The fact that you are reading this shows that you have wondered about projecting during the day. This question is relevant whether you want to use daytime projection for work or entertainment.

In this blog post, I will show you what can be done to make the light emitted by an electronic (such as a projector) to be perceived as being brighter than the sun. So, it’s not just about getting a projector enclosure and projecting.

That means that before anything else, we need have a way to measure brightness. This way, we will know how much light we need to overshadow the sun.

Let’s get started!

How To Measure Brightness

You’ll be happy to know that there are a number of units to measure brightness. Let us look at a few examples.


The lumen is a measure of how much light (quantity) a source emits. What makes the lumen special is that it takes into consideration that some light sources send light in different angles (like your lightbulb).


The candela measures the intensity of light that a source emits in a single direction.


Lux measures the number of lumens when a light source is applied to a surface area. So you can have a light source that has 10 lumens per square meter, and another with 2 lumens per square meter.

Regardless of the lux of a light source, the general rule is that the light will get dimmer if applied to a large area.


A foot-candle is similar to a lux. The only difference is that while in lux we use the metric system, the foot-candle uses the imperial scale. You are probably wondering how these measurements relate to each other. I’ll save you the trouble:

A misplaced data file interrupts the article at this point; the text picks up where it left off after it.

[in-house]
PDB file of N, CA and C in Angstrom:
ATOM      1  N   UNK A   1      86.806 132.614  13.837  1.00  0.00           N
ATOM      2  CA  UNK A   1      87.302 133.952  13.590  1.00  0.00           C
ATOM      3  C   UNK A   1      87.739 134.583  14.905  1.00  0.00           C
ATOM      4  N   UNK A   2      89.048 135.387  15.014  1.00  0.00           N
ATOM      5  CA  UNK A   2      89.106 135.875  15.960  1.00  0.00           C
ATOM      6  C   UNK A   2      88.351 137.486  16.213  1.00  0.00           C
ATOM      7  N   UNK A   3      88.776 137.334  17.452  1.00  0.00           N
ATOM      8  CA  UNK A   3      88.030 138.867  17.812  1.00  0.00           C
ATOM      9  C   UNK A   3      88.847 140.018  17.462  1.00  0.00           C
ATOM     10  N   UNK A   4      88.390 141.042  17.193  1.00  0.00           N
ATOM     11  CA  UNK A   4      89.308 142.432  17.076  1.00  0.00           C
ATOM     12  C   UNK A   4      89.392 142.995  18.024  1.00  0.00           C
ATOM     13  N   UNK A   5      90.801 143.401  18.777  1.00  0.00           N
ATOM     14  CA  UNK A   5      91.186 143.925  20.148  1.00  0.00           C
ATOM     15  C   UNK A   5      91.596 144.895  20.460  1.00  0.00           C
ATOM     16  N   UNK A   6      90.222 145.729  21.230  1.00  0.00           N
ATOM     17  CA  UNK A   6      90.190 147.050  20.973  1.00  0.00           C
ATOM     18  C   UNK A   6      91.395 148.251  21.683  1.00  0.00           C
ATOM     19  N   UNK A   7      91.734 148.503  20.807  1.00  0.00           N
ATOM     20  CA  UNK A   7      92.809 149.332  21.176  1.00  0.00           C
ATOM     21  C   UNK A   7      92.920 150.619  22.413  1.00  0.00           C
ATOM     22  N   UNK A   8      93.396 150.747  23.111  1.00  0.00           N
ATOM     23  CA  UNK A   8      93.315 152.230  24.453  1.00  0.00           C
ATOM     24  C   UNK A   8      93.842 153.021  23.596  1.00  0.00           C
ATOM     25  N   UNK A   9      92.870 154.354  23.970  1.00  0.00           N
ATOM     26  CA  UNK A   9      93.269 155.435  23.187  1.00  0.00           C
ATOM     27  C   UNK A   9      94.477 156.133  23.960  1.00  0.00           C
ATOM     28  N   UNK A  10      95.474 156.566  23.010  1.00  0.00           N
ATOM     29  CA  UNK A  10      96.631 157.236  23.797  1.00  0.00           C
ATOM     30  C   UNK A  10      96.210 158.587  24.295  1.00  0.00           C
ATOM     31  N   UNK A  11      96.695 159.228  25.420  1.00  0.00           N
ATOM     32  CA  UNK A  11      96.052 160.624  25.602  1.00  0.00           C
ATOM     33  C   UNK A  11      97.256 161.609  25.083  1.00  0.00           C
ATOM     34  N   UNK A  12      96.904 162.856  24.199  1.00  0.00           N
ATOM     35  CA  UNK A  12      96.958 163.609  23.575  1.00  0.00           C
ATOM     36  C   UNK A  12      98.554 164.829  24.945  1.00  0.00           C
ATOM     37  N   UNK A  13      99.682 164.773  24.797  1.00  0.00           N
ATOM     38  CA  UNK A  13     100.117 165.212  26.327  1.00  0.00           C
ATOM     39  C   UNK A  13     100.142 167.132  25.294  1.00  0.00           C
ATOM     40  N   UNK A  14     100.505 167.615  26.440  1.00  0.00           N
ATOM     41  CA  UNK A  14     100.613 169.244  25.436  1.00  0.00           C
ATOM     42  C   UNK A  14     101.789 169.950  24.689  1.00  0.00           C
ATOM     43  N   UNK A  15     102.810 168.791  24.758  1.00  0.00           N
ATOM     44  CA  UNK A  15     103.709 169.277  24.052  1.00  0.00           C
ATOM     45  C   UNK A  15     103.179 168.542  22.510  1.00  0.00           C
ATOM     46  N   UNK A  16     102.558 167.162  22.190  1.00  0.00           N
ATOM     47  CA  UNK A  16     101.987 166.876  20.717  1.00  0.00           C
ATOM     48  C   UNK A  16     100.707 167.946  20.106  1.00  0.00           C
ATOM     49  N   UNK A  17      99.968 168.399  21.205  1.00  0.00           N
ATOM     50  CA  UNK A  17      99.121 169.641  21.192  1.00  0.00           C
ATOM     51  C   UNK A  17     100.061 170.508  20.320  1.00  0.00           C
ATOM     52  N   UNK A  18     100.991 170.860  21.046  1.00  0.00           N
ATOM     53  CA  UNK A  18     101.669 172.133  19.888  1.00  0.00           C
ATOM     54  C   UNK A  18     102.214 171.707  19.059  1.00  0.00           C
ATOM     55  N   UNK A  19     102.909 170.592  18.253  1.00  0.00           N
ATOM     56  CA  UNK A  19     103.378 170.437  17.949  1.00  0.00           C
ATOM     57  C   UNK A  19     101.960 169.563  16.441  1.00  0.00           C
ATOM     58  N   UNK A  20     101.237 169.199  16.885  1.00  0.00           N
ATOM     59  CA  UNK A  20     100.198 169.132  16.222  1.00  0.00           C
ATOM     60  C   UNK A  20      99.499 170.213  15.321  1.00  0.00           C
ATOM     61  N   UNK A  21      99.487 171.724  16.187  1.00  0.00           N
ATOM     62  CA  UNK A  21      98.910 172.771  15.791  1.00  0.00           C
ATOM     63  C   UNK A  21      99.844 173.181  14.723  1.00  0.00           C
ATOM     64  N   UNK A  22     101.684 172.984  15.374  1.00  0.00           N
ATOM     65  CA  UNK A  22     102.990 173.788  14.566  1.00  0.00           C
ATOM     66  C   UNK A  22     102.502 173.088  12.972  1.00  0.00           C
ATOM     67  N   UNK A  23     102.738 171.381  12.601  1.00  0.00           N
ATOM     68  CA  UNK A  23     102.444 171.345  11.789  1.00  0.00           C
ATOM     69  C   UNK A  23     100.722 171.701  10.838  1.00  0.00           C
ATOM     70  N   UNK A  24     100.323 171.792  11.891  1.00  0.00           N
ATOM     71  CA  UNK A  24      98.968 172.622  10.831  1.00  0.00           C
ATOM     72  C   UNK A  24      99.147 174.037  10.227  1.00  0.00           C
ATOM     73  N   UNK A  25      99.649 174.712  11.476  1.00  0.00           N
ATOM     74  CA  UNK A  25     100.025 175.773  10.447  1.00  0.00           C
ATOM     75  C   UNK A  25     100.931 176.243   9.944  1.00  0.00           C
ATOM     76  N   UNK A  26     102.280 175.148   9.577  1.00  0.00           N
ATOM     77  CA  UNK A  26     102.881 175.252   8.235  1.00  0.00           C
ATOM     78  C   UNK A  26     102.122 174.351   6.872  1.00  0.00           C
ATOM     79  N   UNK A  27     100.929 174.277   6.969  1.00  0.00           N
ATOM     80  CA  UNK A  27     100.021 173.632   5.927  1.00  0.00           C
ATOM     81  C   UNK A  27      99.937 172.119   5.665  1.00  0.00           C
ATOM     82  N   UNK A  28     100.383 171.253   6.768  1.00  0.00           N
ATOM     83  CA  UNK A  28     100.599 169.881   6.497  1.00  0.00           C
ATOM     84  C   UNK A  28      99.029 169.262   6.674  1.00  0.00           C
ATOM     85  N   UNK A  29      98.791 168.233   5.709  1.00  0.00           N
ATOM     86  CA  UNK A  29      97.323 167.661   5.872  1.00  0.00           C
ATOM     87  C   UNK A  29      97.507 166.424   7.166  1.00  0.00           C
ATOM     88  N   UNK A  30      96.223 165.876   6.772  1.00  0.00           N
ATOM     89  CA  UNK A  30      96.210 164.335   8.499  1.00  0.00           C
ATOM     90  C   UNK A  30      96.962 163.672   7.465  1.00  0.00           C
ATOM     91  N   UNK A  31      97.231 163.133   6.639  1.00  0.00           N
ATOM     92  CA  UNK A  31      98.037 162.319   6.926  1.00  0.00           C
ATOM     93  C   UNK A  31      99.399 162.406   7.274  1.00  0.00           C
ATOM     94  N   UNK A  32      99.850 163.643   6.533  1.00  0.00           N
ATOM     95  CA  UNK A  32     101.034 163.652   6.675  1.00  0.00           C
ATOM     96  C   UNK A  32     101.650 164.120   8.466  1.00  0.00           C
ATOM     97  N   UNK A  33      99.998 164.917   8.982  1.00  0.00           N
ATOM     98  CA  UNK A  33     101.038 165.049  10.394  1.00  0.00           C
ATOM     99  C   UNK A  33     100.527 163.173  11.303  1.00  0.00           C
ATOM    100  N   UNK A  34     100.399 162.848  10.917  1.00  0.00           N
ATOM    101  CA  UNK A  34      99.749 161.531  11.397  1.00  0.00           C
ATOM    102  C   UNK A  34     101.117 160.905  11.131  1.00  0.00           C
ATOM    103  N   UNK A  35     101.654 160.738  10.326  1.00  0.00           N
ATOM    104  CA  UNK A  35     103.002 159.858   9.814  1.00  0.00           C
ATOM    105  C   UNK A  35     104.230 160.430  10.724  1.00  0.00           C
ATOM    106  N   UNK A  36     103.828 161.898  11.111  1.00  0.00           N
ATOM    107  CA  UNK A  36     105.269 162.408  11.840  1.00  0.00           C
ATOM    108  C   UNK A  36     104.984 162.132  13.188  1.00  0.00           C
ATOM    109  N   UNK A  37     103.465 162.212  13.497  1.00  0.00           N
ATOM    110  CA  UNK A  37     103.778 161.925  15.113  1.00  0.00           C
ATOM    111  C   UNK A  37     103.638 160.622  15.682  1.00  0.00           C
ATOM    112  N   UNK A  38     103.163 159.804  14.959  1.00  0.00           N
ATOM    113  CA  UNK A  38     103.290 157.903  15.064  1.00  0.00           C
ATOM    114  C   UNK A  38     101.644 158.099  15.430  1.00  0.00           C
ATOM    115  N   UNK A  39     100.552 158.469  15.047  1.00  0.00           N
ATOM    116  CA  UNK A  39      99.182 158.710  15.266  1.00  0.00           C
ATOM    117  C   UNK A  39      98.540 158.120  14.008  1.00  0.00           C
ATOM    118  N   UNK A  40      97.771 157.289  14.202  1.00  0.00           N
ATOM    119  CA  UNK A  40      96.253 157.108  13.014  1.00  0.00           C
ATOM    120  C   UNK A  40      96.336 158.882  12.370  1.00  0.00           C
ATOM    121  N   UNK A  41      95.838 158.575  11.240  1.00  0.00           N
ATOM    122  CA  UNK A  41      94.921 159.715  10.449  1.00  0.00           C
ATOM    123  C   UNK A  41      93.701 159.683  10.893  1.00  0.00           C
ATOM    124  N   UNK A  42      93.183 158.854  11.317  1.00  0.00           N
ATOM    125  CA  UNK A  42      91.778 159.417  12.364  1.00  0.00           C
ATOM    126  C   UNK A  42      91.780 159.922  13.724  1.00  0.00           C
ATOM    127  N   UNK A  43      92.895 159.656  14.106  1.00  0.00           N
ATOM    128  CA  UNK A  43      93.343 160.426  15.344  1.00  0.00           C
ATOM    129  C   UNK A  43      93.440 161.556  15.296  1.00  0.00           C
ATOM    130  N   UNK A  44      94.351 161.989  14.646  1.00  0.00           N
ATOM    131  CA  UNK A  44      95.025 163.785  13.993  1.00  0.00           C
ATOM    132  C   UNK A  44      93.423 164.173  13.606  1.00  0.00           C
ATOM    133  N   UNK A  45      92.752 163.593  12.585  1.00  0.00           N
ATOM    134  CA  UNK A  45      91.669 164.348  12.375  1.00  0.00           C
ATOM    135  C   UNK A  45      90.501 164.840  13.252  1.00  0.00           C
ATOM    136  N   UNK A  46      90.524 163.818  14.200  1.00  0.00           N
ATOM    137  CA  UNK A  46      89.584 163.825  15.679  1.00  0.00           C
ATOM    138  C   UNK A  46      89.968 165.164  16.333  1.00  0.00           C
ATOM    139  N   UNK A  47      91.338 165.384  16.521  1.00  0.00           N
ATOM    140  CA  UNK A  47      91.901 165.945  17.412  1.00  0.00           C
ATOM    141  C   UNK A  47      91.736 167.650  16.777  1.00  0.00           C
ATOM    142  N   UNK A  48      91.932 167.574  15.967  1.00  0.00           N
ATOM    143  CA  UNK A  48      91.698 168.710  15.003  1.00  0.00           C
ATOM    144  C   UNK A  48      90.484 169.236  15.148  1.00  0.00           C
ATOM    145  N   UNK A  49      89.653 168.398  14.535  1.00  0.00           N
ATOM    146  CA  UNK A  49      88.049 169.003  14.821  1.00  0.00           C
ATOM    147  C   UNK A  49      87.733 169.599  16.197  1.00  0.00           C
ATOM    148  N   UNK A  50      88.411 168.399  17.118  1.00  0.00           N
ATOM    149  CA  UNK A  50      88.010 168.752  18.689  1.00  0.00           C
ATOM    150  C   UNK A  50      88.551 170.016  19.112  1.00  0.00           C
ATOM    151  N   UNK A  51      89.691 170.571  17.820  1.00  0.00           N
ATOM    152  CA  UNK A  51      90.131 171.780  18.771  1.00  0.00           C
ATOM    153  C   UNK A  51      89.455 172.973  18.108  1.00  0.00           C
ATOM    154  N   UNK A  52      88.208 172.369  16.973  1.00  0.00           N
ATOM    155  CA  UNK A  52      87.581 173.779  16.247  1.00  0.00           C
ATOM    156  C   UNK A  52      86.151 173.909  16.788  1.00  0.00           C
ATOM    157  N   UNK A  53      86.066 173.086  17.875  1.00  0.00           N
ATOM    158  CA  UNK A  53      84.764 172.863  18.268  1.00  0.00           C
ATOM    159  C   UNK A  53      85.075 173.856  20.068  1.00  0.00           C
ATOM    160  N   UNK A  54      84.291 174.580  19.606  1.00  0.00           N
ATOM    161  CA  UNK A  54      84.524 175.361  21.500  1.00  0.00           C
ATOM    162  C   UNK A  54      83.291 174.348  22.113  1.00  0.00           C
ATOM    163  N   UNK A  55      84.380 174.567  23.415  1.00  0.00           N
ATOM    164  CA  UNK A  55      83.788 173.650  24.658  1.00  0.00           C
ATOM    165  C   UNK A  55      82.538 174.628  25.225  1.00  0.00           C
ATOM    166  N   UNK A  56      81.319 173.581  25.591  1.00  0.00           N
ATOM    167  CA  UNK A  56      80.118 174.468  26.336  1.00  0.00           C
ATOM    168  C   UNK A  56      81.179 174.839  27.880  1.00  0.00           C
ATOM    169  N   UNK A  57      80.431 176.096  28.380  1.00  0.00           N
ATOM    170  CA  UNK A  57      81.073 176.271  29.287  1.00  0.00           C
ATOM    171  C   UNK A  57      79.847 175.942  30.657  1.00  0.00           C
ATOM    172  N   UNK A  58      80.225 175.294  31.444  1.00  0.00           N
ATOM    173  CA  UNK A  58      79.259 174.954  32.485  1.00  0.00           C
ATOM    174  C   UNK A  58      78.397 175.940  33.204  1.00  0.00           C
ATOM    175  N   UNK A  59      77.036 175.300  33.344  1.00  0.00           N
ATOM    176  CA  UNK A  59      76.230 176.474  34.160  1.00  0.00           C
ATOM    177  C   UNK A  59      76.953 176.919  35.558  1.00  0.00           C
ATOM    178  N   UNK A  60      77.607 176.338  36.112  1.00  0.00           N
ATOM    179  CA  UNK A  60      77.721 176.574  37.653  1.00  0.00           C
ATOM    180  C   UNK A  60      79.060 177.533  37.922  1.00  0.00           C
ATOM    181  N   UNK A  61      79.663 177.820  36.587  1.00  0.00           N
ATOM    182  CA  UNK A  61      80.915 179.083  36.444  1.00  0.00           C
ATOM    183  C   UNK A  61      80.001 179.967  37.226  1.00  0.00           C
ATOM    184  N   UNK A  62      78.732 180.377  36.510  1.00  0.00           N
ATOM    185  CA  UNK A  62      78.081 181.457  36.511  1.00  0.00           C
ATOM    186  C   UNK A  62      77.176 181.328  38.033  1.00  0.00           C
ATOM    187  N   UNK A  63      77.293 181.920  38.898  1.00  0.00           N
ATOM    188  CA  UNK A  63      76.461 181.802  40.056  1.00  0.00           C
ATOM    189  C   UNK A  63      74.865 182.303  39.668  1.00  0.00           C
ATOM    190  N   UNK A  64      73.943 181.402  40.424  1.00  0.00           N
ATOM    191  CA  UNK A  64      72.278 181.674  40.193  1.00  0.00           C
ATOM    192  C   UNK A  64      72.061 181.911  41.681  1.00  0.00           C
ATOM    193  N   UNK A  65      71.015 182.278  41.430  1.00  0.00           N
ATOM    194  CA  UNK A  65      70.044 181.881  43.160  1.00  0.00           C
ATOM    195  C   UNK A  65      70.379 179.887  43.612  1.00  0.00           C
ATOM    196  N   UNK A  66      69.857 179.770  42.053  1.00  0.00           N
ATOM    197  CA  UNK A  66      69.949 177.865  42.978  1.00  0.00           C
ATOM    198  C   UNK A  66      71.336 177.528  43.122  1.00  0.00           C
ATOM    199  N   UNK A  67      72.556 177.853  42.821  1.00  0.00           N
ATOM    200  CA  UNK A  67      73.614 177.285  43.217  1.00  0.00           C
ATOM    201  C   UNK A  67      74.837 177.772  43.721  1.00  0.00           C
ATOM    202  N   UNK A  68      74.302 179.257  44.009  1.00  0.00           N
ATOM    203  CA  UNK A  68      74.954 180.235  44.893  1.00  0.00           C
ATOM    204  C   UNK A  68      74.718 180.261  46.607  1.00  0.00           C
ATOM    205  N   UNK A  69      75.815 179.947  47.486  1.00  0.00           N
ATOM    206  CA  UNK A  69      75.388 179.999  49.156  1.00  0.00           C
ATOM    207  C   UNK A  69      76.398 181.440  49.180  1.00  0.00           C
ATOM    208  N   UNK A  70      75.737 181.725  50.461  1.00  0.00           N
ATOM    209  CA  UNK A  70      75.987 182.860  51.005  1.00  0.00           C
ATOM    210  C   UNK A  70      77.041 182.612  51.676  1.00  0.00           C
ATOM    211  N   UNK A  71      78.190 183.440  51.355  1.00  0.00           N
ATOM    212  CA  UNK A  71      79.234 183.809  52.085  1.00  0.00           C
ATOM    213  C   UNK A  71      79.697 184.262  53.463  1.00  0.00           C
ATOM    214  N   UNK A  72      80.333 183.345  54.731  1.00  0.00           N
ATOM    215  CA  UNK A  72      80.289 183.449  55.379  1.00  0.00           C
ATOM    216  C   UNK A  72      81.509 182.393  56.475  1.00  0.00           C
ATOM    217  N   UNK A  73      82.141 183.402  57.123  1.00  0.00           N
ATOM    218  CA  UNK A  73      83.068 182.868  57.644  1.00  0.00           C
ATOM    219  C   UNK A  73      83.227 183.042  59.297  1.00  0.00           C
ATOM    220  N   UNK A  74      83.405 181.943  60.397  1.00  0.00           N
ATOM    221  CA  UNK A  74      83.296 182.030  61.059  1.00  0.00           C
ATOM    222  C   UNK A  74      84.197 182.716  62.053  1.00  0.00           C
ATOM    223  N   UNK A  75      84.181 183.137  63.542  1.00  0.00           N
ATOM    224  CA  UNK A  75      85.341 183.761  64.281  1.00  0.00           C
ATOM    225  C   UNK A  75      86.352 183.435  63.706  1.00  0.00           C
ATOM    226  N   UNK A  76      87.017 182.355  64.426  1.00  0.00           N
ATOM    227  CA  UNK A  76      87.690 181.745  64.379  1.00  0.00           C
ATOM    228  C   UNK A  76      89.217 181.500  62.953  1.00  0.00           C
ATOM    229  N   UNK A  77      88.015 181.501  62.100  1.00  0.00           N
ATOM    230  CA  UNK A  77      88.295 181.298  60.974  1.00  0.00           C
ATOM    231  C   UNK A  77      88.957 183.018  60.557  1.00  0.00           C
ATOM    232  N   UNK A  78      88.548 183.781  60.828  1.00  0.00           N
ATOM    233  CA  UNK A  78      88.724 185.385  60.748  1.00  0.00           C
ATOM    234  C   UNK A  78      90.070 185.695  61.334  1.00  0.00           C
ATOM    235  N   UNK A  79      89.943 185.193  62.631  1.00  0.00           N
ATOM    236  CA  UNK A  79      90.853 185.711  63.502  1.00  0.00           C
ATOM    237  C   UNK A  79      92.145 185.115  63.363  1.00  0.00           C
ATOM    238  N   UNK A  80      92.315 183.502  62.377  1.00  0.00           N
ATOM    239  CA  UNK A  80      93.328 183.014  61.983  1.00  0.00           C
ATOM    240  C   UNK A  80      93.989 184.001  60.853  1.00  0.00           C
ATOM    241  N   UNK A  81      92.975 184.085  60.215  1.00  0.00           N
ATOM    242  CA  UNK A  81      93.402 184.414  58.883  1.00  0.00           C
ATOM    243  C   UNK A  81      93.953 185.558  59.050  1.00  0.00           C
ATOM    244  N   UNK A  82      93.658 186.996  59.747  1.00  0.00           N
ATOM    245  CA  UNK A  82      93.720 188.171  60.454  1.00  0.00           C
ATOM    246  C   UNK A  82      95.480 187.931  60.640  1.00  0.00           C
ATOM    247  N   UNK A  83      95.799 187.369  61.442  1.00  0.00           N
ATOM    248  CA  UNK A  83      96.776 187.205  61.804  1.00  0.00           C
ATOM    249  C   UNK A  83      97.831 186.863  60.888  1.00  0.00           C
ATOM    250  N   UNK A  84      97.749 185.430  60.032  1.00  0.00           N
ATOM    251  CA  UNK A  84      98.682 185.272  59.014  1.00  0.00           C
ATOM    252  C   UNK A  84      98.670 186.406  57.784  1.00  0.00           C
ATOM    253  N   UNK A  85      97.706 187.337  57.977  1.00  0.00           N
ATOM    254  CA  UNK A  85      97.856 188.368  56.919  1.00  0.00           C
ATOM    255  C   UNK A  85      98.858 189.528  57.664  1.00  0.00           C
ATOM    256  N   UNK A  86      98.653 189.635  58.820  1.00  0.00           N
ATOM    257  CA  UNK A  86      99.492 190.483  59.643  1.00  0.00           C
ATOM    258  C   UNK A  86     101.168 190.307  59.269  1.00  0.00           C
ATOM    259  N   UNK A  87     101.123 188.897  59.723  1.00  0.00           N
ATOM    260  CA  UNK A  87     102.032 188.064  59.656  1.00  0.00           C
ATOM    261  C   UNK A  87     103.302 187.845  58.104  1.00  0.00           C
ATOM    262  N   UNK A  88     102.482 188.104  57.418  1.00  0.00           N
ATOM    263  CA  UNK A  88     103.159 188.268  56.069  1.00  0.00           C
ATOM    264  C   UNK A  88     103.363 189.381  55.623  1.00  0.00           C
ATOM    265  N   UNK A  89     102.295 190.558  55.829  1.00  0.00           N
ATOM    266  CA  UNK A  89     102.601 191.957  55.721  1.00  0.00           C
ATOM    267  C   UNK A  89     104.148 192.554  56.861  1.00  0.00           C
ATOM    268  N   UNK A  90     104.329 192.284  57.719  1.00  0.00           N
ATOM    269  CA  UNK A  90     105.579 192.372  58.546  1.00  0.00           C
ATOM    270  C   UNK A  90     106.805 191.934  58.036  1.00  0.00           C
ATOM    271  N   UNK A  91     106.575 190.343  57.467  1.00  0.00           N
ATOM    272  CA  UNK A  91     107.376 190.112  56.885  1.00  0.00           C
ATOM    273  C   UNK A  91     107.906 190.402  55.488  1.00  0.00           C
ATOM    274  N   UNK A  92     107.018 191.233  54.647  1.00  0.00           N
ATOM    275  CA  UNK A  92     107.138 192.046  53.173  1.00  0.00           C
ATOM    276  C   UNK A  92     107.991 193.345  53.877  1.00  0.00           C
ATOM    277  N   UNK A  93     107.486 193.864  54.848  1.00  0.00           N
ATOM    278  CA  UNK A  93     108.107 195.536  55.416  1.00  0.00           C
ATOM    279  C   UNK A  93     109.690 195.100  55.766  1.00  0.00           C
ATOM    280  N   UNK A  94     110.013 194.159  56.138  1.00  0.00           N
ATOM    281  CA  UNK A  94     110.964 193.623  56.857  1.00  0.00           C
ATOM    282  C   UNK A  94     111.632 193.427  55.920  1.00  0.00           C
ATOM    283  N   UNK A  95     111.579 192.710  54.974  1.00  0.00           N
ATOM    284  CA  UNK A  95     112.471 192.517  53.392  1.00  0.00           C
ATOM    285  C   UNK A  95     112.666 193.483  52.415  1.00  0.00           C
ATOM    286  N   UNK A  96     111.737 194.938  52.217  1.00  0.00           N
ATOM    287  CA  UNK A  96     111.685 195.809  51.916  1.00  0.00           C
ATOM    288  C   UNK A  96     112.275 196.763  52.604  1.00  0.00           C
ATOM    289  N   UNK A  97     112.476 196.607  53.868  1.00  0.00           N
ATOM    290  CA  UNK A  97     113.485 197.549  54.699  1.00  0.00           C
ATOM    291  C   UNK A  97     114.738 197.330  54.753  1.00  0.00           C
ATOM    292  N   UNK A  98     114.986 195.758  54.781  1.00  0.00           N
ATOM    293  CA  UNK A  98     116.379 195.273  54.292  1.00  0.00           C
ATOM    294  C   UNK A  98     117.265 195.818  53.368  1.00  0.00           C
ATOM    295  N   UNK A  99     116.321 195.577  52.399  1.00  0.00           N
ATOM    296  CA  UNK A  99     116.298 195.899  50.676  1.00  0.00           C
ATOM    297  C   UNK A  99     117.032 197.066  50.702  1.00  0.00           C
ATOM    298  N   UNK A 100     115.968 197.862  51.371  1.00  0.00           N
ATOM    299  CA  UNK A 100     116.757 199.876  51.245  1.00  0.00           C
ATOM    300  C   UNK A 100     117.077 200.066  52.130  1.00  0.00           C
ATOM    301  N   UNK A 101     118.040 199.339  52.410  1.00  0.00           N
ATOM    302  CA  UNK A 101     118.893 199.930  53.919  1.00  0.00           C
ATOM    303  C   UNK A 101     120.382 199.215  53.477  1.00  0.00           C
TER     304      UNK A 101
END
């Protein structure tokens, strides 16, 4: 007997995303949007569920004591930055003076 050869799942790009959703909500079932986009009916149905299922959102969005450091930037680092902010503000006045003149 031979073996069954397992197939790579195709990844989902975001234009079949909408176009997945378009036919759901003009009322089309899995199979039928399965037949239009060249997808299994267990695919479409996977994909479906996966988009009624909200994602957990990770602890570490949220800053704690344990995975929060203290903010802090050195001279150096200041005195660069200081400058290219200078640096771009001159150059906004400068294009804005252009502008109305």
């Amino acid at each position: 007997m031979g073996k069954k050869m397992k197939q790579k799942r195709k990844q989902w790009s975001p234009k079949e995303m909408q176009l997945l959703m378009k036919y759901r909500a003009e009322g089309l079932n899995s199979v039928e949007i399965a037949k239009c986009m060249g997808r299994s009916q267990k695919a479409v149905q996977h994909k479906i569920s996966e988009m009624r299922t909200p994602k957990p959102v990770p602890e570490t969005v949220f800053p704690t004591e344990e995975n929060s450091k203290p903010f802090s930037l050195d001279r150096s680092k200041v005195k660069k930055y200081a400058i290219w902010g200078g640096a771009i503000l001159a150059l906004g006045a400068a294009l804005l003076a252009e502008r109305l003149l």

1 foot-candle is equal to 1 lumen/square foot, which is equal to 10 lux.


Similar to lumens, nits measure the quantity of light from a light source. The main difference is that nits measure the brightness of devices with screens. Examples are phone screens, computer monitors, and televisions. With such devices, there isn’t one point of light, but rather a field of light.

Now that we have the various ways of measuring light under our belt, let’s have a look at the brightness of various everyday objects.

The Brightness of Everyday Objects

Direct sunlight: Ranges from 32,000 lux to 100,000 lux

Sunlight on an overcast day: 1,000 lux

Light from domestic light bulbs: 50 lux to 250 lux

LIght from a full moon on a clear night: 0.36 lux

Light from stars: 0.0001 lux


The next question is, how were these measurements achieved? One of the tools is called an illuminometer, which is no stranger to people who work in photography. Other areas that use illuminometers are horticulture and museums for controlling light.

Now, to the cool stuff! Let us think about light from projectors and how this compares to the sun’s light.

Measuring the Light Emitted by a Projector

In our calculations (yes, there is some math), we’ll make some assumptions and leave out other factors to make things a little easier.

The first assumption is that most projectors are designed to project in an aspect ratio of 16:9. Now lumens per square meter has a 1:1 ratio, which will make the conversion to a 16:9 ratio a nightmare. So let us assume that the projector will emit light on a square area rather than a rectangular area.

But here’s the deal:

There is no universally-accepted standard for what makes up a lumen. So, let’s assume that we are referring to the color range between pure white and black. Remember that we all perceive colors differently.

We should also remember that most projectors cannot emit a pure black color. They also cannot show all the colors from 0 lux to pure white. In other words, measuring brightness accurately is very hard, thus, we simplify.

Light Emitted by Indoor Projectors

If our projector emits 1,000 lumens on an area of one square meter, with colors ranging from 0 lux black to 1,000 lux white, we will have an adequate contrast ratio to display all the colors in a dark room.